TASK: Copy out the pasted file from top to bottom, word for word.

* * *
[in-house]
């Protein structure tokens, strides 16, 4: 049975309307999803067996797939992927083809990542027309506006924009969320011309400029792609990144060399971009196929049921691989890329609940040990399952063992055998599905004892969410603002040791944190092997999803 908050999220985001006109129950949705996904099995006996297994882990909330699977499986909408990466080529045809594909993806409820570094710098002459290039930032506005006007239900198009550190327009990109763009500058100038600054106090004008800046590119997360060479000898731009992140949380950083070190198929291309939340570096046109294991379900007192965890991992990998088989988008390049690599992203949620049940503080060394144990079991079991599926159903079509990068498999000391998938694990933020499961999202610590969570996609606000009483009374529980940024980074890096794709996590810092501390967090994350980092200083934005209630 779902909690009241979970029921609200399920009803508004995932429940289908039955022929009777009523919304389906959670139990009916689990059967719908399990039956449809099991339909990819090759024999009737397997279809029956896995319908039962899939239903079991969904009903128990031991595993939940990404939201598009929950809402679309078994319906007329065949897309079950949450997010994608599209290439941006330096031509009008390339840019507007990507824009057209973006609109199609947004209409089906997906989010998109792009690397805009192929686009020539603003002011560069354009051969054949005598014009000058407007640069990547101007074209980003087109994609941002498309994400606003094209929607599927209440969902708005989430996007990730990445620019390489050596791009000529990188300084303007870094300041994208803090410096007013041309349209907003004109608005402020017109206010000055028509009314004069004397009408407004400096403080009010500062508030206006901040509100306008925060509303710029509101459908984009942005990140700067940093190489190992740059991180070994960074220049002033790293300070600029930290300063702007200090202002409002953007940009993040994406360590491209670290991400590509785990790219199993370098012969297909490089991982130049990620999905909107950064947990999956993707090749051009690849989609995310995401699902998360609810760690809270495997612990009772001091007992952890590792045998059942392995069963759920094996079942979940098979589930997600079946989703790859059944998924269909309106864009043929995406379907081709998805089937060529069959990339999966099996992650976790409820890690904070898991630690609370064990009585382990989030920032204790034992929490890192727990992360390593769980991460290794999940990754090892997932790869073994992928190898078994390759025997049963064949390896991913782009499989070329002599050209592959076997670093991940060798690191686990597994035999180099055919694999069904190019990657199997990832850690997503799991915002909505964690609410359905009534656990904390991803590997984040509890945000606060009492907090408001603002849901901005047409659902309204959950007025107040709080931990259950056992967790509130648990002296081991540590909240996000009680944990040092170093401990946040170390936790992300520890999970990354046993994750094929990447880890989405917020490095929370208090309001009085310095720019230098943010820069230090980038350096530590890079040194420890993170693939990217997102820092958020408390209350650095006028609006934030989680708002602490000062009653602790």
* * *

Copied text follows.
[in-house]
């Protein structure tokens, strides 16, 4: 049975309307999803067996797939992927083809990542027309506006924009969320011309400029792609990144060399971009196929049921691989890329609940040990399952063992055998599905004892969410603002040791944190092997999803 908050999220985001006109129950949705996904099995006996297994882990909330699977499986909408990466080529045809594909993806409820570094710098002459290039930032506005006007239900198009550190327009990109763009500058100038600054106090004008800046590119997360060479000898731009992140949380950083070190198929291309939340570096046109294991379900007192965890991992990998088989988008390049690599992203949620049940503080060394144990079991079991599926159903079509990068498999000391998938694990933020499961999202610590969570996609606000009483009374529980940024980074890096794709996590810092501390967090994350980092200083934005209630 779902909690009241979970029921609200399920009803508004995932429940289908039955022929009777009523919304389906959670139990009916689990059967719908399990039956449809099991339909990819090759024999009737397997279809029956896995319908039962899939239903079991969904009903128990031991595993939940990404939201598009929950809402679309078994319906007329065949897309079950949450997010994608599209290439941006330096031509009008390339840019507007990507824009057209973006609109199609947004209409089906997906989010998109792009690397805009192929686009020539603003002011560069354009051969054949005598014009000058407007640069990547101007074209980003087109994609941002498309994400606003094209929607599927209440969902708005989430996007990730990445620019390489050596791009000529990188300084303007870094300041994208803090410096007013041309349209907003004109608005402020017109206010000055028509009314004069004397009408407004400096403080009010500062508030206006901040509100306008925060509303710029509101459908984009942005990140700067940093190489190992740059991180070994960074220049002033790293300070600029930290300063702007200090202002409002953007940009993040994406360590491209670290991400590509785990790219199993370098012969297909490089991982130049990620999905909107950064947990999956993707090749051009690849989609995310995401699902998360609810760690809270495997612990009772001091007992952890590792045998059942392995069963759920094996079942979940098979589930997600079946989703790859059944998924269909309106864009043929995406379907081709998805089937060529069959990339999966099996992650976790409820890690904070898991630690609370064990009585382990989030920032204790034992929490890192727990992360390593769980991460290794999940990754090892997932790869073994992928190898078994390759025997049963064949390896991913782009499989070329002599050209592959076997670093991940060798690191686990597994035999180099055919694999069904190019990657199997990832850690997503799991915002909505964690609410359905009534656990904390991803590997984040509890945000606060009492907090408001603002849901901005047409659902309204959950007025107040709080931990259950056992967790509130648990002296081991540590909240996000009680944990040092170093401990946040170390936790992300520890999970990354046993994750094929990447880890989405917020490095929370208090309001009085310095720019230098943010820069230090980038350096530590890079040194420890993170693939990217997102820092958020408390209350650095006028609006934030989680708002602490000062009653602790």